Plant at the suitable space and depth.
Image: Savvy Gardening

Cucumber seeds should be planted at a depth of 1/2 inch to 1 inch and 2 to 3 inches apart to give the seedlings enough room to grow. If you plant the seeds too shallowly, they may dry out or be eaten by pests. 

After placing the seed in the hole, cover it with additional soil, tamp it down gently to remove any air pockets, and water the seeds well after planting. Expect your cucumber to produce fruit within 6 to 8 weeks of planting.

If you’re planting cucumbers in rows, the rows should be 2 to 3 feet, so there will be enough space for watering, weeding, fertilizing, and harvesting.

3. Water cucumber plants consistently.

Water cucumber plants consistently.
Image: Farming Thing

Watering cucumber plants consistently because once the cucumber seeds have germinated, the seedlings will need regular watering to continue growing. Generally, you should water your cucumber plants every one to two days or more during hot days.

Cucumber plants are heavy drinkers. It’s best to water them in the morning so the leaves have time to dry off before nightfall and prevent becoming a breeding ground for fungal diseases.

To check if your cucumber plants need watering, insert your finger into the top inch of the soil. It’s time to water your cucumber plant if it’s dry to the touch. 

4. Fertilize cucumber plants.

Fertilize cucumber plants.
Image: This Is My Garden

Fertilizing cucumber plants is vital because it gives them the nutrients they need to grow and produce fruits. 

Cucumber plants are heavy feeders, so you’ll need to feed them regularly. You should maintain the soil pH between 6.0 and 6.5 when growing cucumbers for best results. 

Before adding fertilizer, make sure to conduct a soil test; otherwise, you may be over-fertilizing your plants, which can burn them. 

In spring or fall, you can improve the soil’s nutrient content by adding compost or a balanced fertilizer. 

5. Harden off cucumber seedlings.

Harden off cucumber seedlings.
Image: Kiwi Country Girl

Hardening off cucumber seedlings is crucial to growing a healthy and productive cucumber plant. 

It involves gradually exposing seedlings to the outdoors before planting them in the ground. The seedlings adapt to conditions outdoors, such as direct sunlight, strong winds, and cooler temperatures.

You can start the hardening process by placing them in a shaded area outdoors for a few hours each day. Then, gradually increase the time the seedlings spend outdoors the following day until they can be left outdoors for a full day.

The hardening-off process takes between 7 and 10 days. Then, the cucumber seedlings are ready to be planted outdoors.

6. Protect cucumber plants against pests.

Protect cucumber plants against pests.
Image: Old World Garden Farms

Cucumber plants are vulnerable to pests such as spotted cucumber beetles, aphids and squash vine borer. For instance, spotted cucumber beetles are small, yellow and black beetles that feed on the leaves and flowers of cucumber plants.

Aphids are soft-bodied insects that suck the sap from the plant, causing them to wilt and yellow, while squash vine borers are clear-winged moths that lay their eggs on the stems, which later burrow into the stems, causing the plants to wilt and die.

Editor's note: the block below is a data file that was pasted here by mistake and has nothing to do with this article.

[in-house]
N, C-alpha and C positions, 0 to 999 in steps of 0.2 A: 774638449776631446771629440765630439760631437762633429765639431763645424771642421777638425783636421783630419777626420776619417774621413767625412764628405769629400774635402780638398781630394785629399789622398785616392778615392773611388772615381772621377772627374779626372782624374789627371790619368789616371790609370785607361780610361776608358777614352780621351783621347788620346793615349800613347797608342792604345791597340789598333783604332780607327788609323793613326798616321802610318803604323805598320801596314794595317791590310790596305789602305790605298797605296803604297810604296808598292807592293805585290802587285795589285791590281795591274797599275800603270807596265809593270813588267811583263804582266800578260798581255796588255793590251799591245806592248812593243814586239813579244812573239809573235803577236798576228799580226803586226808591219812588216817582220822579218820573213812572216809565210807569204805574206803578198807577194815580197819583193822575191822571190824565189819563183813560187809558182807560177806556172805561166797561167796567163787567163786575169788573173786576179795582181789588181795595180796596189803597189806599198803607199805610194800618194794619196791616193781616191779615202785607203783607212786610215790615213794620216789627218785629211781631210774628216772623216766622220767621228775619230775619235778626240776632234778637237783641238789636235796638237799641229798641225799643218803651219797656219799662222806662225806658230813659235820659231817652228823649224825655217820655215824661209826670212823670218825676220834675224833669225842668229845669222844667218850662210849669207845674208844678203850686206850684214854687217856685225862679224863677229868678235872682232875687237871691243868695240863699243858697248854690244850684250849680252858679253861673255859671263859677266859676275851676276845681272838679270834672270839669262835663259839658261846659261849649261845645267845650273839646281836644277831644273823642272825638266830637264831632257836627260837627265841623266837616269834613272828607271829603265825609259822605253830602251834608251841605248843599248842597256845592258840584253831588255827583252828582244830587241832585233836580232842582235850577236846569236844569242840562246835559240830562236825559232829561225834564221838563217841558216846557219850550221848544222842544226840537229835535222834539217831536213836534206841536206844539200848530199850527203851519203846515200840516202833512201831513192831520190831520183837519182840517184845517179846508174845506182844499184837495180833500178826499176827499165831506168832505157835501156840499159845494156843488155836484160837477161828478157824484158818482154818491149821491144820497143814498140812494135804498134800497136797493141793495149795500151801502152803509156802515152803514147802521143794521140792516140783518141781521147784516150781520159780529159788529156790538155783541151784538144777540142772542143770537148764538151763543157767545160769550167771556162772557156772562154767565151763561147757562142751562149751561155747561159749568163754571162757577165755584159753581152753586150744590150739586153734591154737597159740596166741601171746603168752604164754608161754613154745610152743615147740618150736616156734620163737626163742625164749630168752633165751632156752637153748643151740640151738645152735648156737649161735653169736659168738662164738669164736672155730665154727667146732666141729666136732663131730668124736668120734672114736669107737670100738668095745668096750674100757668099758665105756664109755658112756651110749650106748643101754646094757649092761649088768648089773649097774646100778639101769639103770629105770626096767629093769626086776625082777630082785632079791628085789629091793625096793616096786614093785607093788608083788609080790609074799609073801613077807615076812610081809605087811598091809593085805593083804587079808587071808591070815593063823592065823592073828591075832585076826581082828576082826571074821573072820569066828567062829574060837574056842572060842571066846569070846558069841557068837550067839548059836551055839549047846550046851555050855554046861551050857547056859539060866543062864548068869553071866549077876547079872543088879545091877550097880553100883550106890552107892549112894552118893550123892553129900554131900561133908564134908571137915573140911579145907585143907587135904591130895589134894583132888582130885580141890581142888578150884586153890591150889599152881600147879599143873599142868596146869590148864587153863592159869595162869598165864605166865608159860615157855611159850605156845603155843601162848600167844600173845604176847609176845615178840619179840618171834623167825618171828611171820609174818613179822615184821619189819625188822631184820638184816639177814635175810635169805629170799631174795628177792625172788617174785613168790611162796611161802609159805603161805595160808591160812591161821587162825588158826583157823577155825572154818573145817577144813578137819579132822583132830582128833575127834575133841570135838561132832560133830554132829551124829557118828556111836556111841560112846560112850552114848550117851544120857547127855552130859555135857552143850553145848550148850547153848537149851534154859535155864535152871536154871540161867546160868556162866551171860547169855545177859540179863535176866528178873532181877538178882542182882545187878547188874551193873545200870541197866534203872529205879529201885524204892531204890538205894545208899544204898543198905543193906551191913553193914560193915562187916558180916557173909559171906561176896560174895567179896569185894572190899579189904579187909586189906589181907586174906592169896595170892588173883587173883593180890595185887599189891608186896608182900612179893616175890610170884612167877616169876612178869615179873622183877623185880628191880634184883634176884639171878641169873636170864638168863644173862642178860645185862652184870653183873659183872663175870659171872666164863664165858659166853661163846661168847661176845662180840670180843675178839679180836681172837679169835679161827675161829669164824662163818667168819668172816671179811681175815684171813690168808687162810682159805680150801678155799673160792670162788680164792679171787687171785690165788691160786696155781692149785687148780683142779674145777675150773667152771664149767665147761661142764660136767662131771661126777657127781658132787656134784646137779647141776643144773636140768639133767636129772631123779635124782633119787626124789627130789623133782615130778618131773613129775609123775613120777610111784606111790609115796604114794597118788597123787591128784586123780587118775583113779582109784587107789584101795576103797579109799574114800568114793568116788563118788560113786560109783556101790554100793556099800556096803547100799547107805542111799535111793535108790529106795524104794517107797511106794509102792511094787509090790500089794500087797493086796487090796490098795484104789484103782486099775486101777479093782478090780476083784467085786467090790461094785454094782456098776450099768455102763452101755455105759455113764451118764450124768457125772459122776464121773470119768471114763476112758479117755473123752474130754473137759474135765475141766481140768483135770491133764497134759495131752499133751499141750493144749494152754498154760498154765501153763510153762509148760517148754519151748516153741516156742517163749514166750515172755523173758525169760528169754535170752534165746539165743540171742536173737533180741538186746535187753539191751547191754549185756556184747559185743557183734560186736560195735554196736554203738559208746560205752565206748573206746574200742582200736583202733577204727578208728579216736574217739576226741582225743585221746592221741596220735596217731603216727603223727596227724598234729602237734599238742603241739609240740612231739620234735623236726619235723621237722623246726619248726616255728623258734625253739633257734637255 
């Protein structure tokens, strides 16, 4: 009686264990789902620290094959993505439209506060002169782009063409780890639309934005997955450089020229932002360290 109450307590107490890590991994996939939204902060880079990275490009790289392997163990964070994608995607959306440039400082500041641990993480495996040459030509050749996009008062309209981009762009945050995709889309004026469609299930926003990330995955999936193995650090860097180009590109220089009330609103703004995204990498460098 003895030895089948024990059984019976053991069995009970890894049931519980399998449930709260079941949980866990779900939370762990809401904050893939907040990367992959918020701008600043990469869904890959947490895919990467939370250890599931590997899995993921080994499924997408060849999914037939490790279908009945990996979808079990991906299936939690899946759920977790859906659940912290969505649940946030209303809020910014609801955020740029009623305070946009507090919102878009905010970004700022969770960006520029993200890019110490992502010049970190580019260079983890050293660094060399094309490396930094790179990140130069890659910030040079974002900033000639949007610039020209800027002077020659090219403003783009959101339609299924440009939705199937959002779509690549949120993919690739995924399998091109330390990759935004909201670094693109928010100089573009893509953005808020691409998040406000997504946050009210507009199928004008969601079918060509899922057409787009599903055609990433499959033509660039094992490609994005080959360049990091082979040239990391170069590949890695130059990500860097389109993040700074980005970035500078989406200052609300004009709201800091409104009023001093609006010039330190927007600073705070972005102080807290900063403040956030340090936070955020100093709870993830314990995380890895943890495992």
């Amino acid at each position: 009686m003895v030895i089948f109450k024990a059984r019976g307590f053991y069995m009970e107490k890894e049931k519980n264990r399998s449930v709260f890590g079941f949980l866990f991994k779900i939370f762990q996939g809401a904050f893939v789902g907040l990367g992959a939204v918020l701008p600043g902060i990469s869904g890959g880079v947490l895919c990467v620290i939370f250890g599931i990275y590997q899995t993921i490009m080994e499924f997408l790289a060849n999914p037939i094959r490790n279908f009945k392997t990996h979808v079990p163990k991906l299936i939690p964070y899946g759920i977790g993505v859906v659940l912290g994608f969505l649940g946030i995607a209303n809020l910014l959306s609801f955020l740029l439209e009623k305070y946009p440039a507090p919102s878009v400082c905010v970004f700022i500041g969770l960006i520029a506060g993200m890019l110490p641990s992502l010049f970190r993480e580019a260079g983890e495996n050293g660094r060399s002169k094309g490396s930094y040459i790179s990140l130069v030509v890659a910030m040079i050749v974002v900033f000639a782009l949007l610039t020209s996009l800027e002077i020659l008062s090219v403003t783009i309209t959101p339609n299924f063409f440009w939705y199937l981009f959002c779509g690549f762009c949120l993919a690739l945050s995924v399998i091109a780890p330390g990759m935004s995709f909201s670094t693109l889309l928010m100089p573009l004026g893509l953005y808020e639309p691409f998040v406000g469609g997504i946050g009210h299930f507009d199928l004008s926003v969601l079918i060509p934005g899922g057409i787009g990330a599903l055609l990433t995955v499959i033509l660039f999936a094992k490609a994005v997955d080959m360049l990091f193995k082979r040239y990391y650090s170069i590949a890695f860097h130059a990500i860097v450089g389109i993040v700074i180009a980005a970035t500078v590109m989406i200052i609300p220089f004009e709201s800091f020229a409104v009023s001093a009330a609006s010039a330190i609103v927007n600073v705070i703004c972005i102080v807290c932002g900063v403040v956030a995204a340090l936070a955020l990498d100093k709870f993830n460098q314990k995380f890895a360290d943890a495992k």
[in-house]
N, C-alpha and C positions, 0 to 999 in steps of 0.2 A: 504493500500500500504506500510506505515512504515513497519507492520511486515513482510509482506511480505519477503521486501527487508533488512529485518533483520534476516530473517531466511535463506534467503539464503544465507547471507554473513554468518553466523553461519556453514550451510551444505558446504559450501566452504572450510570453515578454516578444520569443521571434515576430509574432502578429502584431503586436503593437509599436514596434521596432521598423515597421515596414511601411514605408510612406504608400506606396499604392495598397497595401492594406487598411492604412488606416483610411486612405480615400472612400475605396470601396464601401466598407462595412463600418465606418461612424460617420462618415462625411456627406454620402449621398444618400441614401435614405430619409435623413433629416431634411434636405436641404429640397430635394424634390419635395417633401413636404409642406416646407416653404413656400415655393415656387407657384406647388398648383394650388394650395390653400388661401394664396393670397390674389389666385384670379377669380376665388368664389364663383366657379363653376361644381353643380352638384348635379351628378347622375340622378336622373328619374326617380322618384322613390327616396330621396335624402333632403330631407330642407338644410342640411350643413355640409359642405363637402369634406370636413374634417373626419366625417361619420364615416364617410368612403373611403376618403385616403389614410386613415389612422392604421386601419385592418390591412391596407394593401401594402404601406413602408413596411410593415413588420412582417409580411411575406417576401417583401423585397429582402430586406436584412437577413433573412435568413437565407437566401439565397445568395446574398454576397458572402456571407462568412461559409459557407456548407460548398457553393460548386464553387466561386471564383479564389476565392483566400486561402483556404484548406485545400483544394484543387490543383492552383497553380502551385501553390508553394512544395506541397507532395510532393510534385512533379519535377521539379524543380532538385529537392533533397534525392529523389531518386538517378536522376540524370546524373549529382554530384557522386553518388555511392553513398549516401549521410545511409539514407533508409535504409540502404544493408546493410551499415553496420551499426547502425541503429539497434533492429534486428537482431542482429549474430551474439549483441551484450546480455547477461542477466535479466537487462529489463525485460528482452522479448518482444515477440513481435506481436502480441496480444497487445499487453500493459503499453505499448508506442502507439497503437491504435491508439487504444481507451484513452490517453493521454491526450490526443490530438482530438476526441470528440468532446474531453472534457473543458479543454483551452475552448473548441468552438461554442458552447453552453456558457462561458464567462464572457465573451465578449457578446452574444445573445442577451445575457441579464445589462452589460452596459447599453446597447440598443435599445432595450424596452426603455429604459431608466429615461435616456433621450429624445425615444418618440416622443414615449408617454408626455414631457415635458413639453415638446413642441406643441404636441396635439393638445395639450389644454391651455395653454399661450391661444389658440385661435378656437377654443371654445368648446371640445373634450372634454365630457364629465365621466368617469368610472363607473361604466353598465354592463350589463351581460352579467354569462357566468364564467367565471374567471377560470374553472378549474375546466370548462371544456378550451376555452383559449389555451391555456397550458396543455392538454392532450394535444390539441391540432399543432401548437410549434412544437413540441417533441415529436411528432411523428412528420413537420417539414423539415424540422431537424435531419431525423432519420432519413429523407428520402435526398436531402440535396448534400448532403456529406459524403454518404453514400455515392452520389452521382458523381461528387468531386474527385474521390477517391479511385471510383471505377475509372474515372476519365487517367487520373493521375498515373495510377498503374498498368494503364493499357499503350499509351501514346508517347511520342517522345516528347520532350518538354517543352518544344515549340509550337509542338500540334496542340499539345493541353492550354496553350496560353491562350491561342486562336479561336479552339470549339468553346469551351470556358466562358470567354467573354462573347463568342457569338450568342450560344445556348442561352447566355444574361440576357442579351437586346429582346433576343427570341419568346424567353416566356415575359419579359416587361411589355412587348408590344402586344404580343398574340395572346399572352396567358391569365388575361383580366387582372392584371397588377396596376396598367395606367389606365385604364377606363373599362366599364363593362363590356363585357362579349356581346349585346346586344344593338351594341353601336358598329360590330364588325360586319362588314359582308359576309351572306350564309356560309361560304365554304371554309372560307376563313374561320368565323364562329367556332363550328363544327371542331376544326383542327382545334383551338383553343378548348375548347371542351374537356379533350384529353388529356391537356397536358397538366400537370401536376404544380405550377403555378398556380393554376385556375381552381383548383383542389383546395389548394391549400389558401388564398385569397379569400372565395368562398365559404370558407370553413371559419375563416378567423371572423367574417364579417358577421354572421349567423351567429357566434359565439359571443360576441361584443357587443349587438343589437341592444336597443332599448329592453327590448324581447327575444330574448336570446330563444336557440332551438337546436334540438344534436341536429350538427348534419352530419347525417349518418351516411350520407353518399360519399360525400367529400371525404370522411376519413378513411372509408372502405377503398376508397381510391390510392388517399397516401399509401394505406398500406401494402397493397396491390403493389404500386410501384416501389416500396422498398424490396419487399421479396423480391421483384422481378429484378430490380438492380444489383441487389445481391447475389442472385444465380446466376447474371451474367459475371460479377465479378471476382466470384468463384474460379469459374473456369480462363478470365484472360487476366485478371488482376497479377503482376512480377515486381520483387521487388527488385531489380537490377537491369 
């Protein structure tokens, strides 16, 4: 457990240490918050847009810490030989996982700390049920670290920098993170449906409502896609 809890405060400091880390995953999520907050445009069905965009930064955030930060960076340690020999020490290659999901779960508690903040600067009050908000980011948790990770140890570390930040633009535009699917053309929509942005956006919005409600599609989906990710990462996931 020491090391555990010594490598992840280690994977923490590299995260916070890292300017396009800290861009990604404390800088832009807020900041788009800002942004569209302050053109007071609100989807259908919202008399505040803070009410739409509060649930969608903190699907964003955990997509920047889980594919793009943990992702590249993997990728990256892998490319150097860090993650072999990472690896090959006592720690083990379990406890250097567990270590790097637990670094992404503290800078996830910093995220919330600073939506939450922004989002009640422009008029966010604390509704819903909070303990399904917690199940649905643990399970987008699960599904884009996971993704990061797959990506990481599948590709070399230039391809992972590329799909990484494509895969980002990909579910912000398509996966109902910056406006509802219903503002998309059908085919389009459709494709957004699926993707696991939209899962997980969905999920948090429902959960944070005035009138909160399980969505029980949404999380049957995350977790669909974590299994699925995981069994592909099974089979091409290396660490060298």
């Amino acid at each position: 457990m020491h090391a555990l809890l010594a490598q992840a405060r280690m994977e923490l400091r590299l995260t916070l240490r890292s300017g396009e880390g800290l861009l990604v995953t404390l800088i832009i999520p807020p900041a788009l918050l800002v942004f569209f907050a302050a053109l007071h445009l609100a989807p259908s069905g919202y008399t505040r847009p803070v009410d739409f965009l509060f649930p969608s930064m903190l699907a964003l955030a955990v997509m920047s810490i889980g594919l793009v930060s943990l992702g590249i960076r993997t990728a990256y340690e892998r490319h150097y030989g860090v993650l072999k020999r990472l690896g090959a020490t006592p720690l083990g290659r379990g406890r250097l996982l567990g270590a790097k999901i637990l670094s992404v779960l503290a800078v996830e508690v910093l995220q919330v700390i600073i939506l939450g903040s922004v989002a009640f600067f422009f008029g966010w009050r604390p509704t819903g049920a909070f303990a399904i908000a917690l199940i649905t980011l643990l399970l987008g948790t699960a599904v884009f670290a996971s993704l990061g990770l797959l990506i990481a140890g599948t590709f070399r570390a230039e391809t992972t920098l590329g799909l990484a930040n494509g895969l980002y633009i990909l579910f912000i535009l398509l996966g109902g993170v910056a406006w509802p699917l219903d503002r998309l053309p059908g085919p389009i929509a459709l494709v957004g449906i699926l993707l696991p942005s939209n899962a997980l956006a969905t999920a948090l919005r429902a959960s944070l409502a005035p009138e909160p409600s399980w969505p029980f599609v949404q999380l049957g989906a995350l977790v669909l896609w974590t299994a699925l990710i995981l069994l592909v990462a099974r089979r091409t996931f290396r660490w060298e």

You can use row covers, plant companion plants, or handpick pests from your garden to protect them from these pests. You can also use insecticidal soap, neem oil or biological controls like ladybugs and parasitic wasps to eliminate these pests.

7. Protect cucumber plants against diseases.

Protect cucumber plants against diseases.
Image: University of Maryland

Cucumber plants are also susceptible to plant diseases such as bacterial wilt, powdery mildew, scab, cucumber mosaic virus, anthracnose, and leaf spot. 

For instance, bacterial wilt is caused by the bacterium Erwinia tracheiphila. Symptoms of this disease are wilting of the leaves and soft and slimy stems.  

On the other hand, powdery mildew is a fungal disease caused by the fungus Podosphaera xanthii. It produces a white powdery substance on the leaves and stems, stunts the plant’s growth and reduces its yield.

Scab is another bacterial disease that causes raised, scabby lesions on the fruits and leaves of cucumber plants and reduces the quality of cucumber fruits come harvest time.

Finally, the cucumber mosaic virus is a deadly viral disease transmitted by aphids. Its symptoms include stunted growth, leaf distortion, and yellowing of the leaves. 

To protect cucumber plants from these diseases, we recommend using disease-resistant cucumber seeds and practicing crop rotation every year. You should also water your plants deeply and apply fungicide once you see any symptoms.

FAQs on How Long For Cucumber Seeds To Germinate

What do cucumber seeds look like?

Cucumber seeds are tiny, oval-shaped seeds that are typically green or yellow-brown in color.

How many cucumber seeds do you plant per hole?

You can plant 2 to 3 cucumber seeds per hole about half an inch deep and 2 to 3 inches apart in the ground.

Do cucumbers need light to germinate?

Cucumber seeds do not need light to germinate. All they need is warmth and moisture to sprout.

How fast do cucumbers grow?

Cucumber plants grow so fast that they can produce fruit within 6 to 8 weeks after planting.

How long does it take to germinate cucumber seeds in a paper towel?

Cucumber seeds germinate within 3 to 5 days in a paper towel.